26 January 2021

Lighting Up London Lockdown at Connected by Light, Canary Wharf

Although London is in lockdown for the foreseeable, we are at least still allowed to go out for exercise once per day and despite the cold, grey weather, I've been going for a walk, run or cycle ride every day. Well, as I'm still a fair-weather cyclist, I've mainly been walking and running, which does limit the places within a reasonable distance. Much as I love running west along the river from Tower Bridge, close to where I live, I have done the same loop about 150 times in the past year and so I've been looking for some other options.

Connected by Light, a collection of outdoor light installations dotted around Canary Wharf, provided the variety I was looking for. There was a similar event last January, where I got to test out my new camera (ahead of all the travelling I was expecting to do last year). Even in those beforetimes, it felt really crowded during my visit, and thankfully, this year the organisers have made sure that all of the installations can be enjoyed from a safe distance.

It took me about 45 minutes to walk to Canary Wharf. I arrived about an hour after sunset to make sure it was dark enough to enjoy the installations properly. It was also really cold, and there weren't too many other people out and about which made it easy to comply with physical distancing requirements. I arrived via Limehouse and started my exploration of Connected by Light at Westferry Circus, which was a good spot for viewing both the colourful geometry of Mandylights' Tetra Park and the rainbow stripes of Hawthorn's Newfoundland Reflections (the titular reflections appear in Middle Dock, around the other side).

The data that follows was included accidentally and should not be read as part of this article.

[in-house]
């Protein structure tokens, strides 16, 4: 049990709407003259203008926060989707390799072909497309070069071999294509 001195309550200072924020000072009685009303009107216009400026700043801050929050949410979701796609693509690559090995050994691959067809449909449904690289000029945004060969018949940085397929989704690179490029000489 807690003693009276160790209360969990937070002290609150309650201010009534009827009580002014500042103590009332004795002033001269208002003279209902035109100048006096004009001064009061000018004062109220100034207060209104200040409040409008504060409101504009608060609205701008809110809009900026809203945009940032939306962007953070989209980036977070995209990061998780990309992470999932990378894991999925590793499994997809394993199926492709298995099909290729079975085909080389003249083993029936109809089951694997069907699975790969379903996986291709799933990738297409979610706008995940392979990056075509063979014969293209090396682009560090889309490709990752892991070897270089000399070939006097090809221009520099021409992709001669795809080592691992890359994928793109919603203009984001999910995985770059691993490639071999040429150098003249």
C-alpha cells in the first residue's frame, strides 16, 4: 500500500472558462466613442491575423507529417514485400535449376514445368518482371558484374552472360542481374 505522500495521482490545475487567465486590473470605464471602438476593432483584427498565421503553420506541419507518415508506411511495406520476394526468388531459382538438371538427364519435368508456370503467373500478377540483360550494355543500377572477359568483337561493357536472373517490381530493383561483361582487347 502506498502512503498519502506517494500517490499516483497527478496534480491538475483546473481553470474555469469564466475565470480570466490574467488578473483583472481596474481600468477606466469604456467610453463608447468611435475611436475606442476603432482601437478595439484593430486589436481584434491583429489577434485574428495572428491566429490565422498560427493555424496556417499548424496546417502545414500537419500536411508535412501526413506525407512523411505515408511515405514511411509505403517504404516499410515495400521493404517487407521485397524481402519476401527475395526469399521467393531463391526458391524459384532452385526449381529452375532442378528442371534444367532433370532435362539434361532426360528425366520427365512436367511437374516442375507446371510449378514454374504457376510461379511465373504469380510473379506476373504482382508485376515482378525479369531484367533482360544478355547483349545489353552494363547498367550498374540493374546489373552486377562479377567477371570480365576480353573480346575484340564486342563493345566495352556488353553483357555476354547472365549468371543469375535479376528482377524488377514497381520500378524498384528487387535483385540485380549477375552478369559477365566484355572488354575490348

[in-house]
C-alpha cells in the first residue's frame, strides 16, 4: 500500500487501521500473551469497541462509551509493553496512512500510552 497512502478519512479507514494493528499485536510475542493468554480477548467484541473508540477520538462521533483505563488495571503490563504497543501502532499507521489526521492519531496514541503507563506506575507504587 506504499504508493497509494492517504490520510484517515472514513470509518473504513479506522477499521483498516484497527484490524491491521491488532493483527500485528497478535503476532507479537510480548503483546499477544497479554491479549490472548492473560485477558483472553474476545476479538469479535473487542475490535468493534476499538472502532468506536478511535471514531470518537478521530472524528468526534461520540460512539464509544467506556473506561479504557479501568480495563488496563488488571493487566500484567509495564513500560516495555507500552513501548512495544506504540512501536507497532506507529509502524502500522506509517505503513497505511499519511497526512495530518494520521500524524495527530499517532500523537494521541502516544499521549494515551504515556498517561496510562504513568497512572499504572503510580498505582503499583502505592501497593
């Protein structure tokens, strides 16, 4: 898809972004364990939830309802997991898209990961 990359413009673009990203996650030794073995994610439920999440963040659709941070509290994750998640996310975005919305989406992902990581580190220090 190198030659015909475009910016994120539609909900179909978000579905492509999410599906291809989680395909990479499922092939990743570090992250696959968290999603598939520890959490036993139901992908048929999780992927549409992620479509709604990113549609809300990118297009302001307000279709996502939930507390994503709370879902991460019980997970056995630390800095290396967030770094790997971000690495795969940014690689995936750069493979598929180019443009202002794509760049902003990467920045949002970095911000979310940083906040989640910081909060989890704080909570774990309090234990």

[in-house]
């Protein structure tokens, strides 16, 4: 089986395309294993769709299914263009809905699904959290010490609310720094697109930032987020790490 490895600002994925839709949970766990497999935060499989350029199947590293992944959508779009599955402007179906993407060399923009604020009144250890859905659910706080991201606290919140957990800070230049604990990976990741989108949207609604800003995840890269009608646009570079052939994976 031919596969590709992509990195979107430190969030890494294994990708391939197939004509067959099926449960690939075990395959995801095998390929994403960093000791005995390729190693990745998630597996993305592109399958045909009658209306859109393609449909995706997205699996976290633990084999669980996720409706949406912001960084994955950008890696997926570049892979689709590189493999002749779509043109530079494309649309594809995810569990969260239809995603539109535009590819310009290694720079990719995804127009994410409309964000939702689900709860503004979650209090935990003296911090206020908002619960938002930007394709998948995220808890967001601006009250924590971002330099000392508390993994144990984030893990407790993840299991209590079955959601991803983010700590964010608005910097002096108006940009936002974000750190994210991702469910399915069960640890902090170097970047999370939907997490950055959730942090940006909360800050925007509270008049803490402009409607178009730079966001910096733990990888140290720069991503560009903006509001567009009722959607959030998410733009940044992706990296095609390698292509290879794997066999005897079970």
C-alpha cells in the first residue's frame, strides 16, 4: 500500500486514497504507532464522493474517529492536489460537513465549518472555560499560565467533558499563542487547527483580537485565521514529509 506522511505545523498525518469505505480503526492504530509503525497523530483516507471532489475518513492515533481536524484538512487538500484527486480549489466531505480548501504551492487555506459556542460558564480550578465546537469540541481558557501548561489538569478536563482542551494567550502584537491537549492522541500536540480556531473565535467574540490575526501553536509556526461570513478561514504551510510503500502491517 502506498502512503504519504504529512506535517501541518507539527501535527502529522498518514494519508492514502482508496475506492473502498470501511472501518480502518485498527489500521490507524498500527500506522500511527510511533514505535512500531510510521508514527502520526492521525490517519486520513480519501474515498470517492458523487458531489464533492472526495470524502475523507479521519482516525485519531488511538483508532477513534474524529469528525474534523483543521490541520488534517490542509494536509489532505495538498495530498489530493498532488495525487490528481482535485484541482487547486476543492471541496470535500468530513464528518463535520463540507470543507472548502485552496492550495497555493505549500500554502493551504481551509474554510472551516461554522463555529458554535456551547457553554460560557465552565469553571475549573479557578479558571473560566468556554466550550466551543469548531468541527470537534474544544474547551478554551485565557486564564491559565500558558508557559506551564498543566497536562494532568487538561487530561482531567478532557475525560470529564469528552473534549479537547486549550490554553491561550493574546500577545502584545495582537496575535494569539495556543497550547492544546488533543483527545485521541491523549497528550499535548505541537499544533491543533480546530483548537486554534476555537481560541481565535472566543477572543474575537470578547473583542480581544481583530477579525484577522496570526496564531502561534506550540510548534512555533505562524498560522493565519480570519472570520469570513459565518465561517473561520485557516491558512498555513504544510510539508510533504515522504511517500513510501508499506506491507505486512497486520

I then followed quite a logical route around Canary Wharf, taking in most of the installations; there are also a few permanent installations that aren't specific to Connected by Light. Even in normal times, I liked strolling around Canary Wharf by night and at the weekend — maybe it reminds me of Manhattan, or maybe it's the contrast of huge-capacity buildings and no one around at street level.

One of my favourite installations was Colour Cubed, also by Mandylights, which is just off Cabot Square. After photographing it from pretty much every angle, I made my way to the Crossrail roof garden, via the rather funkily designed tunnel. 




Curious Fluoriuous by Baker & Borowski turns the rooftop garden into a fluorescent, Alice-in-Wonderland-inspired tea party, with neon chess pieces, playing cards, flamingoes and, of course, tea. This might be a fun installation if you're visiting with children.


After a quick pass by Hawthorn's Neon Tree, I crossed into Montgomery Square to see another of my favourites, Mumuration by Squidsoup, a series of orbs that light up, change colour and emit music in ever-changing patterns. It was quite mesmerising to watch. 




I couldn't find Elisa Artesero's The Stories Under Our Feet in Jubilee Park (yes, I did look under my feet!) but I did enjoy the colourful lights in the gently streaming water features in the park. Walking back to Westferry Circus, I found Newfound Reflections again from Middle Dock, which also featured Ghost Trees by Tom Wilkinson. I realised then that I'd missed Parker Heyl's Office Party, but I was getting cold and with I a bit of a walk home in the dark ahead of me, I decided to press on instead.


Connected by Light is on until 27 February, so you have a month to visit if you are in the area and looking for something fun to do on your daily exercise. You can download a map and guide to the installations here.


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